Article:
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Old 07-21-2007, 12:45 PM   #8
H-Jay OP
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Joined: Jan 2006
Location: Michiganland
Oddometer: 401

Today is prep day for the trip up the Dalton Highway to Deadhorse. First order of business was Tires at Outpost Harley.

We were a couple of days late for our appointment so we didnít know what to expect at the dealership. When we got there, we discovered what looked like at least 50 out of state Harleys in line for service. My first reaction was... we are soooo screwed. We found that the row of motorcycles were there for the start of an Iron Butt Charity ride. Whew! We got right in, got our tires and oil changes completed and were all set.

We did have an issue with the tire price. Scooter, who is handling the BMW/George transition told me they would charge list for the TKC80s. Well when the bill was added up the Scooter charged us way over Continentalís MSRP. Thanks to Jerry, the dealerís service manage, we were able to get the pricing straightened out.

My Motorcycle all set with new meat posing with Jerry, the service manage.

We met the guy with the beard later at the campground. Heís from Australia and has an incredible story Iíll get to later.

Scooter was just getting the BMW dealership set up. They had only one new BMW motorcycle on the floor.

Prudhoe Bay? 50 Harleyís? Let the carnage begin! And it did!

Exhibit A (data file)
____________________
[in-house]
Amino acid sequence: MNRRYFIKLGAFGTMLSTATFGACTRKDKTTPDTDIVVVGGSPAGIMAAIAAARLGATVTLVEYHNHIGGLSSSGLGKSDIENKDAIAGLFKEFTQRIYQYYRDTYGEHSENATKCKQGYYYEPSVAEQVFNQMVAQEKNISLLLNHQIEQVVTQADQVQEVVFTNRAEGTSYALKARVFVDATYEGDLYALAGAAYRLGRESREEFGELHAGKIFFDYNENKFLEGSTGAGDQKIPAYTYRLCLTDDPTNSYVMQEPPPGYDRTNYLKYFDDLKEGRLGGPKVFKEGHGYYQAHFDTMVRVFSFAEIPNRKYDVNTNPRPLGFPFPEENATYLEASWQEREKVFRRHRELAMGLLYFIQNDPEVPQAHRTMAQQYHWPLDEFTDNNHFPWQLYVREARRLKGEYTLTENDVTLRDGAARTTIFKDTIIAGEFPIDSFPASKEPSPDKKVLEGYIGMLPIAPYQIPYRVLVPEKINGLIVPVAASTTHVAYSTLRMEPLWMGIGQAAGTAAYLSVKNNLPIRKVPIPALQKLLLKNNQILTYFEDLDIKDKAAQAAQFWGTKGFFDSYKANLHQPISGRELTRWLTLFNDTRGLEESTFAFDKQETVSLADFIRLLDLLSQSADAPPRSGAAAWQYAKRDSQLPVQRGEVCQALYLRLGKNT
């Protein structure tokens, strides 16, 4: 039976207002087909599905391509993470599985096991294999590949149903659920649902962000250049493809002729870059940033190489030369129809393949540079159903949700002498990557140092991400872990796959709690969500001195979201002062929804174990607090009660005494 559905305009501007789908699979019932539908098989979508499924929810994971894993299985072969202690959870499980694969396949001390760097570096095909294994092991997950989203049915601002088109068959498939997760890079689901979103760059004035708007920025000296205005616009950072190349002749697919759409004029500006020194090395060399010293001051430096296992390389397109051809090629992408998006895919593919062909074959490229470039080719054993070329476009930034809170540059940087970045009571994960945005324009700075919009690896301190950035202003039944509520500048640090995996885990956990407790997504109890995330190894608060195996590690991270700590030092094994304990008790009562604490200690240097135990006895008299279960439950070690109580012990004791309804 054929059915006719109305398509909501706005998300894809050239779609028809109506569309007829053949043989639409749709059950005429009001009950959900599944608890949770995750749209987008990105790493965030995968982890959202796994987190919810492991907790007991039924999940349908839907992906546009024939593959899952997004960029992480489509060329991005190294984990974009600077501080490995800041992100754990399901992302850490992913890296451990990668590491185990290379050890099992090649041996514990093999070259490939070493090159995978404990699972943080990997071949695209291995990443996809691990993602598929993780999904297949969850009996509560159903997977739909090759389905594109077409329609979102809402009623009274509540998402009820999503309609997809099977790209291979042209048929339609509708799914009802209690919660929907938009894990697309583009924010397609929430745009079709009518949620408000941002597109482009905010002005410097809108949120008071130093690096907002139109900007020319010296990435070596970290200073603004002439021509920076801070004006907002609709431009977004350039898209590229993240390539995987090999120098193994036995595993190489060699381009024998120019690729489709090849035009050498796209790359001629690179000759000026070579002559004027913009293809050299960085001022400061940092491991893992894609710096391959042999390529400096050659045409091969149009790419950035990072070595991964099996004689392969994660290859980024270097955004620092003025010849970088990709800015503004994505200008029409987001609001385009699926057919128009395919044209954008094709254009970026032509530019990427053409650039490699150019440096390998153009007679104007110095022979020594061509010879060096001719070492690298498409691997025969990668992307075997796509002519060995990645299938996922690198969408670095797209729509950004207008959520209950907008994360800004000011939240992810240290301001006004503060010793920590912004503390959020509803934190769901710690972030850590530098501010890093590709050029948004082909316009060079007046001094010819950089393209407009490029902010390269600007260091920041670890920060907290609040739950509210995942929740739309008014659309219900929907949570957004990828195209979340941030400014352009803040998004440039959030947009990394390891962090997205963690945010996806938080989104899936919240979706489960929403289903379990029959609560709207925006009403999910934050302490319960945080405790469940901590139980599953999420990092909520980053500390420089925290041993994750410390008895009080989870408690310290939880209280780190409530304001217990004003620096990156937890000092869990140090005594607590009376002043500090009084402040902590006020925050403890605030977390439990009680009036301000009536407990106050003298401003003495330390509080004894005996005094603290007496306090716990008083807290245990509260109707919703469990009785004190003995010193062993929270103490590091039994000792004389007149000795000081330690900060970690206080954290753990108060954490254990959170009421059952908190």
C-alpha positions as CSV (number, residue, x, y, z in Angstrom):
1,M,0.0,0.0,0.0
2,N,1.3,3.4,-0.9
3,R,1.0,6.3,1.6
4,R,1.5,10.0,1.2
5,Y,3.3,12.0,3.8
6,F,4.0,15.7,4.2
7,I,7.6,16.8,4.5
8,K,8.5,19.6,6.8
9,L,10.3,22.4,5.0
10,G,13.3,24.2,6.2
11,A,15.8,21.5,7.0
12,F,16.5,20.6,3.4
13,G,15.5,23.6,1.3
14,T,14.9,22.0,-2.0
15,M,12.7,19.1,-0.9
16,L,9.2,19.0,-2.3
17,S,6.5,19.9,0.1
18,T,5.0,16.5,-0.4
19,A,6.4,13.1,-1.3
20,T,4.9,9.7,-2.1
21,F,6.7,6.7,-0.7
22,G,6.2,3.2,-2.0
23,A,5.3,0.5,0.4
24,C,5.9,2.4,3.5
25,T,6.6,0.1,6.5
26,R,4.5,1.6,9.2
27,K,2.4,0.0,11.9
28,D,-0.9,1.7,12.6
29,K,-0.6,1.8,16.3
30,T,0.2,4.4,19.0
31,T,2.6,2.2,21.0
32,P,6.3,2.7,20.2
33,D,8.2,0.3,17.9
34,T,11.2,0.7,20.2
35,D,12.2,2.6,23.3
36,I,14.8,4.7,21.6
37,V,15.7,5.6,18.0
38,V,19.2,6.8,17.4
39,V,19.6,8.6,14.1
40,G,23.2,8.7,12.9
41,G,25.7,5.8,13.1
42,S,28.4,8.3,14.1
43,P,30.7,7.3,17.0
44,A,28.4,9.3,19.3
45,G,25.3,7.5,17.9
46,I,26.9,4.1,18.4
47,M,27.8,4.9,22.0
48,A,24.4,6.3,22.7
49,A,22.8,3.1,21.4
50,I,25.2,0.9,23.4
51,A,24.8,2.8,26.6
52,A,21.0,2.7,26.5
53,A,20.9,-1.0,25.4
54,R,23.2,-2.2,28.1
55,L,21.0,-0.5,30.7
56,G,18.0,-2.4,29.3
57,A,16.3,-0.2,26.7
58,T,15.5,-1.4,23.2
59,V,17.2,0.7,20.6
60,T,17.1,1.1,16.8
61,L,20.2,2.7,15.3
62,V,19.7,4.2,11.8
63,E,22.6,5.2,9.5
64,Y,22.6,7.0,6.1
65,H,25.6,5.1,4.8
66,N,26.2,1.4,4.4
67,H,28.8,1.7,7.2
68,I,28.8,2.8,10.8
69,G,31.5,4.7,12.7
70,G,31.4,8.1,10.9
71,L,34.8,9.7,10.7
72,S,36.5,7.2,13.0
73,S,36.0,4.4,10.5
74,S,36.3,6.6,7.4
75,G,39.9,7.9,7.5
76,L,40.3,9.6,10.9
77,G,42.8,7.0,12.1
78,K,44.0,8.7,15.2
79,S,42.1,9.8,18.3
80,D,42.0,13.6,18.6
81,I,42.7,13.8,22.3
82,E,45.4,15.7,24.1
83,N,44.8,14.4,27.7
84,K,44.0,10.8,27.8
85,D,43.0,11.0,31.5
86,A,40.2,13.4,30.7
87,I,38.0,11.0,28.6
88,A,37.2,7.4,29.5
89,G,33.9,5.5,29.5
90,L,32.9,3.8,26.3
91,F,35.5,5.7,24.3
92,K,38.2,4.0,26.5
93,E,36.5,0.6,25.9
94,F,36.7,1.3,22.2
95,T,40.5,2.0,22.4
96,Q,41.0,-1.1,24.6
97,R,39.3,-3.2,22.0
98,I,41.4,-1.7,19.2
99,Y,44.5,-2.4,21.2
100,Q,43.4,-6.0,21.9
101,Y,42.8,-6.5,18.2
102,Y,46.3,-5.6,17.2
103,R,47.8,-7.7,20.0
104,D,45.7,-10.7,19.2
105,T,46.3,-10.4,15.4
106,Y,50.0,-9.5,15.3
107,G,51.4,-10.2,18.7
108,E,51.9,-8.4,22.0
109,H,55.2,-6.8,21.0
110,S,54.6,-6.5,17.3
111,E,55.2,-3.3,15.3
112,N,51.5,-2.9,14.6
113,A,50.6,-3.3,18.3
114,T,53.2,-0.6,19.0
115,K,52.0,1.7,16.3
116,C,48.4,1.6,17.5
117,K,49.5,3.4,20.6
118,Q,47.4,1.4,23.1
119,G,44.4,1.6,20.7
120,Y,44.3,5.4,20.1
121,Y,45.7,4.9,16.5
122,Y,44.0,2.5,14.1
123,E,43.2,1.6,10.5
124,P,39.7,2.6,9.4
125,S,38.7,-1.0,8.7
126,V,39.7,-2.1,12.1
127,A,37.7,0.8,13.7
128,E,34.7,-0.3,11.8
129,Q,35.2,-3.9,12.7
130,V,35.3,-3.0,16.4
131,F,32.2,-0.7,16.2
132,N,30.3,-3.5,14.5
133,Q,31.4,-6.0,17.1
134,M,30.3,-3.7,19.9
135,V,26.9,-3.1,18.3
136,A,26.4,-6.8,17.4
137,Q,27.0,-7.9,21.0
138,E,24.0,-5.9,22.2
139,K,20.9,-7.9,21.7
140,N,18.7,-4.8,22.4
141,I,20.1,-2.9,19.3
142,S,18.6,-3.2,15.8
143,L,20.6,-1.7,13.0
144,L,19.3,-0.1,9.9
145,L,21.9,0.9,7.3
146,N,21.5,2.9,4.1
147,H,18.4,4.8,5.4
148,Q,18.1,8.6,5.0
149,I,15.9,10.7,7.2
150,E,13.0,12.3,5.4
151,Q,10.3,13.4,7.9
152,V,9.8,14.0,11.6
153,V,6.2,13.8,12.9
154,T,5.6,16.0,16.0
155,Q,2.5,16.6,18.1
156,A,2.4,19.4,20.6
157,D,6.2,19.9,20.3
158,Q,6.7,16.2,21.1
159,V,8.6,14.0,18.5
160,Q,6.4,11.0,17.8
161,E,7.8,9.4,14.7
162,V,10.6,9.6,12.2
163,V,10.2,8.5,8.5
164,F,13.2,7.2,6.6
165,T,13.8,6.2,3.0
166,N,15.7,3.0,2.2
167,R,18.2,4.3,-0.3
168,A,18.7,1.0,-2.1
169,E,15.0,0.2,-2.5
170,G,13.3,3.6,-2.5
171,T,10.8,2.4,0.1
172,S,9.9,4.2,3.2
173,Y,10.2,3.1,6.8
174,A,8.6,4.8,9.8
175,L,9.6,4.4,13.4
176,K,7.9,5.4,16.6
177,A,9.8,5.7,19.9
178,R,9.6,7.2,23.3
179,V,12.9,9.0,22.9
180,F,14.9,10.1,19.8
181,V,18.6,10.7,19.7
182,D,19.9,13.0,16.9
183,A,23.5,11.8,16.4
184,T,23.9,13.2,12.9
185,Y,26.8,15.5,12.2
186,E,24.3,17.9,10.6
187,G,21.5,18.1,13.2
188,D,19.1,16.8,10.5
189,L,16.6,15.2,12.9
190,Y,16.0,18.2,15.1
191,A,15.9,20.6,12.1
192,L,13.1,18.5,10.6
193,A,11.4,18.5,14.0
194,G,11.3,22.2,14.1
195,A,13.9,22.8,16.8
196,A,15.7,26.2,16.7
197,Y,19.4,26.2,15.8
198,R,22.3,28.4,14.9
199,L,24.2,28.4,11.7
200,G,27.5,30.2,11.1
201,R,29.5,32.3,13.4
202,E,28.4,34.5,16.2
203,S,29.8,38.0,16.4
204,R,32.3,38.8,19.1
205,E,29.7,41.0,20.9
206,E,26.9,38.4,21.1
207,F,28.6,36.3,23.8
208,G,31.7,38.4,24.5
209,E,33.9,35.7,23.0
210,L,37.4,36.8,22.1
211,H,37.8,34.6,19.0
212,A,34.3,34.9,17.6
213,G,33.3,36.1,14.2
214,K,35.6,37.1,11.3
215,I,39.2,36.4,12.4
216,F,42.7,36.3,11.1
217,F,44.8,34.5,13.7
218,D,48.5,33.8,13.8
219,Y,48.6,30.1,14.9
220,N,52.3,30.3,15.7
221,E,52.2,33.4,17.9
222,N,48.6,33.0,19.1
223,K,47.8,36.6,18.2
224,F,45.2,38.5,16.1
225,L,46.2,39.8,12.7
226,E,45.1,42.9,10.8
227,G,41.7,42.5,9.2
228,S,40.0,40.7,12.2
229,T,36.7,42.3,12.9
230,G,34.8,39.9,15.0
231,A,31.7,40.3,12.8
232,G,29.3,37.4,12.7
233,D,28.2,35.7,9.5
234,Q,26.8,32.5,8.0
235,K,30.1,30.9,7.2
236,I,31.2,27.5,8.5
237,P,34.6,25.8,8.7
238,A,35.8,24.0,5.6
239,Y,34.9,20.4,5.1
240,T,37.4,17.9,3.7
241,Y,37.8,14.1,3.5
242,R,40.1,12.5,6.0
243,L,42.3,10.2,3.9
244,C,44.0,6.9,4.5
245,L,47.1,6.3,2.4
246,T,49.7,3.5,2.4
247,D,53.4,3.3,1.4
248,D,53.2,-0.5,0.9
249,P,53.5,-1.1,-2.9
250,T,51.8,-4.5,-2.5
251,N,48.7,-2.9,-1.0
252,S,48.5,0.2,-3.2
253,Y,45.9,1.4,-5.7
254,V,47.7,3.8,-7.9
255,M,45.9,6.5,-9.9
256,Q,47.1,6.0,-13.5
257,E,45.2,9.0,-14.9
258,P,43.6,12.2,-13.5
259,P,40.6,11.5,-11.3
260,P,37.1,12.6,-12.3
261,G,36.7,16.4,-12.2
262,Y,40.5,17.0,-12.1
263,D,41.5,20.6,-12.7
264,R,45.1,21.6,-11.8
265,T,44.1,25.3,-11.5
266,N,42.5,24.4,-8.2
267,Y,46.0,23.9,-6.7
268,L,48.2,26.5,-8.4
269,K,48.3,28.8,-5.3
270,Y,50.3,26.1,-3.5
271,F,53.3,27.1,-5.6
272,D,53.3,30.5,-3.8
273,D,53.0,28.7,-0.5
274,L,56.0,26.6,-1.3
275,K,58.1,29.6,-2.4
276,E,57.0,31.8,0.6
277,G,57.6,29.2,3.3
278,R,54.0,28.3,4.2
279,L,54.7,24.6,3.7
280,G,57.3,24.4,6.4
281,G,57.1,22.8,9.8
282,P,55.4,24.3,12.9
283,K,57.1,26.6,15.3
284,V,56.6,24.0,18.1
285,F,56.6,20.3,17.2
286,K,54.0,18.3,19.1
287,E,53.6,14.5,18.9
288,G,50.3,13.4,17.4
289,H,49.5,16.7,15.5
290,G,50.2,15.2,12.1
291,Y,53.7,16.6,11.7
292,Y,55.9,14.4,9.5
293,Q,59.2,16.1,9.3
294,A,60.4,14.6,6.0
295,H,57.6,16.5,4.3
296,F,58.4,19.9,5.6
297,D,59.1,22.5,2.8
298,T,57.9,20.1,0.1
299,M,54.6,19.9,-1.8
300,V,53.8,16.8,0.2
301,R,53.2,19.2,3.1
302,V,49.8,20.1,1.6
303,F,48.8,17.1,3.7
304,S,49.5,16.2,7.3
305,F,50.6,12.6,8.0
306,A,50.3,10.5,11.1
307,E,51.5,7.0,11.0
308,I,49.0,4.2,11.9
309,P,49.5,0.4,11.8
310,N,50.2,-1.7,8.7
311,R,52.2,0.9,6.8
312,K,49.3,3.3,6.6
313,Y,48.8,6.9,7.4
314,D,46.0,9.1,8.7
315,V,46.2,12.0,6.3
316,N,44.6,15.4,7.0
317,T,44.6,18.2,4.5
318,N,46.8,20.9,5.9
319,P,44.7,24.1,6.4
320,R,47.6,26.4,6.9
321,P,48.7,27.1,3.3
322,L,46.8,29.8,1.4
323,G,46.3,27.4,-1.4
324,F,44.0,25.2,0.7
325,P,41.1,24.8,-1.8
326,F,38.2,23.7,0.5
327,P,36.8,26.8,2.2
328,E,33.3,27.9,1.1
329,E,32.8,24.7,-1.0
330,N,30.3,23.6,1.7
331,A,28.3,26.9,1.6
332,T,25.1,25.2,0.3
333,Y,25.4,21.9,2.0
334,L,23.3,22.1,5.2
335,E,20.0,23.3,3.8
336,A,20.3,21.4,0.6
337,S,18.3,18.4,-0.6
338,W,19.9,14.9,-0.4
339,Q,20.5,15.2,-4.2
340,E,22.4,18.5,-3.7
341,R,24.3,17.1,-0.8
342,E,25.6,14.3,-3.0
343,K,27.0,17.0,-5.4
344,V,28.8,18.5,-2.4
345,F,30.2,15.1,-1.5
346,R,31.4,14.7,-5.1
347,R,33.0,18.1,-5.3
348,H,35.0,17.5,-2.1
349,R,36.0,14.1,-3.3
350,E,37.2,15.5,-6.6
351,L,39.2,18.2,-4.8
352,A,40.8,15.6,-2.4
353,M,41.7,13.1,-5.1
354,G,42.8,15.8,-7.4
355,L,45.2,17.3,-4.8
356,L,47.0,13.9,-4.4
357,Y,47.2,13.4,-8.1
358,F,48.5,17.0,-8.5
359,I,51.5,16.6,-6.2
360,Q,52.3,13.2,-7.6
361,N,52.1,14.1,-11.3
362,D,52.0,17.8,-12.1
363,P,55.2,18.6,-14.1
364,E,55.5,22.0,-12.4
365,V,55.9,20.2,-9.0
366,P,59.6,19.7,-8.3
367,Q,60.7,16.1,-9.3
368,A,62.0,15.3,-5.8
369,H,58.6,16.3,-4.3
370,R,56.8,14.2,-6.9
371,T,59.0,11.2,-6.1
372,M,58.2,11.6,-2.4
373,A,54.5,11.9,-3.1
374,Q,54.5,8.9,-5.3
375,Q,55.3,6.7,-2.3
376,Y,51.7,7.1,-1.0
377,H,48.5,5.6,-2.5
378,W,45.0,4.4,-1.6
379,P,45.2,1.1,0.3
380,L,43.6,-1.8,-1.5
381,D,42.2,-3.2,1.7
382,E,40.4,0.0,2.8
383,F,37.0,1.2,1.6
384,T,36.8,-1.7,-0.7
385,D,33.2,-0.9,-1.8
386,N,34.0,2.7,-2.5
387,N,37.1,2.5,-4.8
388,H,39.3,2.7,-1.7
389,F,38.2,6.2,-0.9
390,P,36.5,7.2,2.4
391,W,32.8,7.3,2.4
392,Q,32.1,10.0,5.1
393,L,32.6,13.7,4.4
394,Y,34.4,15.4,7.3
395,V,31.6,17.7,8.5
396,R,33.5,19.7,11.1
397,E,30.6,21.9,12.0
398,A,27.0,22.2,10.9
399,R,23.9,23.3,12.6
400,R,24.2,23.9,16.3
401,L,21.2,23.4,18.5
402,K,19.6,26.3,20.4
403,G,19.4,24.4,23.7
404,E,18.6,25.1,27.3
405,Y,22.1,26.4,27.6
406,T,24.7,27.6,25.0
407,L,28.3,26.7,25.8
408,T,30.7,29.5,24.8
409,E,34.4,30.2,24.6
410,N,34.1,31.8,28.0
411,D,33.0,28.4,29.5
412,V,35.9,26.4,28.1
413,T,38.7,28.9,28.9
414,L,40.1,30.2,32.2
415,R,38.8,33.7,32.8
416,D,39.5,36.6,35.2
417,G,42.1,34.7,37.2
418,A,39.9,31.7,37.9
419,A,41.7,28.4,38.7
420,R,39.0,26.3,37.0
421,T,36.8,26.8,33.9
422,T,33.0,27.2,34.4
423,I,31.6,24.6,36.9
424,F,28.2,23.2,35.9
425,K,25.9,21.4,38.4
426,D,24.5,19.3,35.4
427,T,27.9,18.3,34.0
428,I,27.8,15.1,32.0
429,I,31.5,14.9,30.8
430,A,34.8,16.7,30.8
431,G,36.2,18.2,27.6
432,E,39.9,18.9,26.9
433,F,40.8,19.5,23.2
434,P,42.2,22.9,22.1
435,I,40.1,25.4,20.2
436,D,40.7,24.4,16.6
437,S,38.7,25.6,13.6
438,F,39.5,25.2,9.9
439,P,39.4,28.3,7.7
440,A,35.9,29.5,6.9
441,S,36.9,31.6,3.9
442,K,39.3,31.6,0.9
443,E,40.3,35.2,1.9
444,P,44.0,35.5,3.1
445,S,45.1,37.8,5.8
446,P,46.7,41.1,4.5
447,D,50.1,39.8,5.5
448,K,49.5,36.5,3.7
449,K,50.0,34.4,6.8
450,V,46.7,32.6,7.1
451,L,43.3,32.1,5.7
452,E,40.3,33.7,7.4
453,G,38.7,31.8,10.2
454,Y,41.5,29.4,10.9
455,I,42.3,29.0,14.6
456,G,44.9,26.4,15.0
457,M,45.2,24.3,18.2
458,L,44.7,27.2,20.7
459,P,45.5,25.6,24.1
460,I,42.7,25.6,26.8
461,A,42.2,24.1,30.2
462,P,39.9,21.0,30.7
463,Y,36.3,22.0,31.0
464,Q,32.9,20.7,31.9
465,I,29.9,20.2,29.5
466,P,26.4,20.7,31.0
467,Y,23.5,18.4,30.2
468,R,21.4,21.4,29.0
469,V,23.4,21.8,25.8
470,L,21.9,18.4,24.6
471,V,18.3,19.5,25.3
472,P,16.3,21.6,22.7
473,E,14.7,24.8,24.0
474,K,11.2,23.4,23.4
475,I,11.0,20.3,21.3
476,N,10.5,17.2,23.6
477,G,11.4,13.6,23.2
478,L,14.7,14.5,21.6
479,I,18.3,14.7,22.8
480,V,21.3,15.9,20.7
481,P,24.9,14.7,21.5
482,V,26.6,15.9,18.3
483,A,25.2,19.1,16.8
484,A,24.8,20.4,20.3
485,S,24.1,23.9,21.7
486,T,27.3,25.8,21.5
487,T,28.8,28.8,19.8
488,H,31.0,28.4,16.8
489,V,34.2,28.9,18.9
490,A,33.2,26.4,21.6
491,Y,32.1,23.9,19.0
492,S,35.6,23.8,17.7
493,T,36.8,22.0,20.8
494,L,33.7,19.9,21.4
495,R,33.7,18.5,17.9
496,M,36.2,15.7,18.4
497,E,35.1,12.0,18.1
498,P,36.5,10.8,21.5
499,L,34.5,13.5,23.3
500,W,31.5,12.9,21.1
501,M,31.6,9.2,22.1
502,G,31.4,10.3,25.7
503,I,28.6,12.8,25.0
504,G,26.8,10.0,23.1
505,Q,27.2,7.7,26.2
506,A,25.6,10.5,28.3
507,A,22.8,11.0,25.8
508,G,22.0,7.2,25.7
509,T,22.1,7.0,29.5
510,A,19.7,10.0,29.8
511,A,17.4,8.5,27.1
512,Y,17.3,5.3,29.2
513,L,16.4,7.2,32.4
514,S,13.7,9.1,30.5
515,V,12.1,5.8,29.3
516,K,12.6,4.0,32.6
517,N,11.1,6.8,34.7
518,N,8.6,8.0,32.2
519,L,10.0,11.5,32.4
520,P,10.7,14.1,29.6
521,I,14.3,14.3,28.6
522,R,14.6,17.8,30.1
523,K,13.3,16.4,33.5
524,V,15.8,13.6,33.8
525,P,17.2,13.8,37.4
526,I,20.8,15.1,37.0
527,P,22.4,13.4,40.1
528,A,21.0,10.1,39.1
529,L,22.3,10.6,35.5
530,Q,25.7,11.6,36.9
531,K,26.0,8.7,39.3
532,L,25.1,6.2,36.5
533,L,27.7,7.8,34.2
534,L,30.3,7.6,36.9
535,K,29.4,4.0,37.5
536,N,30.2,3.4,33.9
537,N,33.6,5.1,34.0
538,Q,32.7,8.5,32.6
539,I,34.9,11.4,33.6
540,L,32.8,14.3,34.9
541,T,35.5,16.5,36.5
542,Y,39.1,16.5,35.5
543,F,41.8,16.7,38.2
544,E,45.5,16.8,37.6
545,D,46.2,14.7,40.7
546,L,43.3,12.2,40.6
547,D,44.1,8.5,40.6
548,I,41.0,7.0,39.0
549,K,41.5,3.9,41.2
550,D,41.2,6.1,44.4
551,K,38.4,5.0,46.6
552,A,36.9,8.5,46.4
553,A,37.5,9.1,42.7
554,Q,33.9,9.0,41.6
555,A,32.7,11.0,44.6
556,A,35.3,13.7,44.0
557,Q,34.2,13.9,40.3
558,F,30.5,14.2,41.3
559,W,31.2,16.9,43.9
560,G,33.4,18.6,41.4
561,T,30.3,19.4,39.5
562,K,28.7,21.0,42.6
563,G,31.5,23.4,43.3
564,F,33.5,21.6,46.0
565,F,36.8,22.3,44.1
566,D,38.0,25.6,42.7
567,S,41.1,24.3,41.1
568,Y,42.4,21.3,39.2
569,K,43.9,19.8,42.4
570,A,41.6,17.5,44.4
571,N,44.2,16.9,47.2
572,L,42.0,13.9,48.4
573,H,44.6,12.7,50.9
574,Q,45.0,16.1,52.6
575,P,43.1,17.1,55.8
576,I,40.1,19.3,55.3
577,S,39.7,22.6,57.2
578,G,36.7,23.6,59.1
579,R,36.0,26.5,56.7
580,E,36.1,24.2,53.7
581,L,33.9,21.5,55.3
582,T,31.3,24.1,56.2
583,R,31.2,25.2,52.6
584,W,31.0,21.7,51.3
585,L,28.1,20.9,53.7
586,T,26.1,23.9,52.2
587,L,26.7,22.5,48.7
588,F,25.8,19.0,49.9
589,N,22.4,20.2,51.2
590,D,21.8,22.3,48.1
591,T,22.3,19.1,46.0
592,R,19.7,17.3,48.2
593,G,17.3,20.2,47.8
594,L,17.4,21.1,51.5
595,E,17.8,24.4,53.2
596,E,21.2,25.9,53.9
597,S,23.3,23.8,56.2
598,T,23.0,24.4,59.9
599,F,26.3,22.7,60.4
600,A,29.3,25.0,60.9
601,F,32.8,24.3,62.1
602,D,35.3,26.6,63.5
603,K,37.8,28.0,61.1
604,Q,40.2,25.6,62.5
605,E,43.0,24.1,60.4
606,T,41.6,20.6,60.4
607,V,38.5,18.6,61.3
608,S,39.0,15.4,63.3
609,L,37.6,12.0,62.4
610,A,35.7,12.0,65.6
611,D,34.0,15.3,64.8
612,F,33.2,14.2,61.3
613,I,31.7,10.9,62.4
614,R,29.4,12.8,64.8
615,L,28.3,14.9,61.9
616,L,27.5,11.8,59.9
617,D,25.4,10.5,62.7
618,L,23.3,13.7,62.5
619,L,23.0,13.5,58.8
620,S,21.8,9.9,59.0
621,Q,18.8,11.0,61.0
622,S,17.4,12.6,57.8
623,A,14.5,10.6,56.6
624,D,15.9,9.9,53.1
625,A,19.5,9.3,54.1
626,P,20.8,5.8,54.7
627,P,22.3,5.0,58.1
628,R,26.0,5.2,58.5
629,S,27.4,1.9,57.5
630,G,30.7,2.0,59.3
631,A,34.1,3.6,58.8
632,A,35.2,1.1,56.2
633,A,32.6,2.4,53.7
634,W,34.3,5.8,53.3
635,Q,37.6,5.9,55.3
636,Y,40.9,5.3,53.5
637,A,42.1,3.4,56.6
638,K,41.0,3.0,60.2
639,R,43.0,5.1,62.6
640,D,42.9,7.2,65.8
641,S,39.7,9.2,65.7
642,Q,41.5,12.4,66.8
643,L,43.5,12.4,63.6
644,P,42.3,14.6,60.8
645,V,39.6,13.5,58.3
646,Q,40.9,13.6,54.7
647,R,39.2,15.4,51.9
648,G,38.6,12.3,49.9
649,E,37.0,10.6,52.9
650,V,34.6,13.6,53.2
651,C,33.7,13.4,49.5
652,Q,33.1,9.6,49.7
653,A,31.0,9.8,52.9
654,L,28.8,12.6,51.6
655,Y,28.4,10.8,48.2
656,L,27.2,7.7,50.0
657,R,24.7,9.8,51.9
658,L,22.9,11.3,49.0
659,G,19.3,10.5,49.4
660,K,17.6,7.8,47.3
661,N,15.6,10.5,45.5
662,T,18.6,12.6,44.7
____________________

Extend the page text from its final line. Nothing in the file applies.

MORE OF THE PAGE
Here is the row of Charity Ride Motorcycles. From my count there were 46 in all. I saw a couple GSs and a Honda Sport Touring Bike. The rest Harleys dripping with perfect chrome and paint jobs. Its an interesting story with a personal surprise for me.

The Charity Group's plan was to ride up to Prudhoe Bay on June 19 and then down to Key West by July 7. They were raising money for the Special Olympics. The motorcycles were all shipped up from Georgia and Tennessee and delivered to the Outpost Dealership for the start of the ride. Jerry, the service manager told me that the company unloading the bikes dropped one. I spit coffee out laughing when he told me about the riders closely combing over their motorcycles looking for scratches after the word got around. Jerry, and other local Harley riders tried to dicourage them.

I later talked to the ride organizer. He seemed unaware of what was ahead of him. For those not familiar with BMW GSs, they are off road/road motorcycles that were made to fall over and not get damaged .. and we know that from experience. I couldnít image taking a chrome beauty cruiser on to the Haul Road.

Fortunately they have a chase vehicle and trailer to collect up the pieces.

AKDuc posted an article from the Fairbanks paper. Here is the headline and the first paragraph.

Bikes take a beating on the Haul Road

By Robinson Duffy
Staff Writer
Published June 22, 2007

The group of Lower 48 motorcyclists was told again and again that the Dalton Highway would be murder on bikes and bodies. Truck drivers experienced with the Haul Roadís merciless gravel surface urged the group not to make the trip. Local Harley-Davidson owners warned of the damage that bikes would take from flying rocks and the unavoidable spills.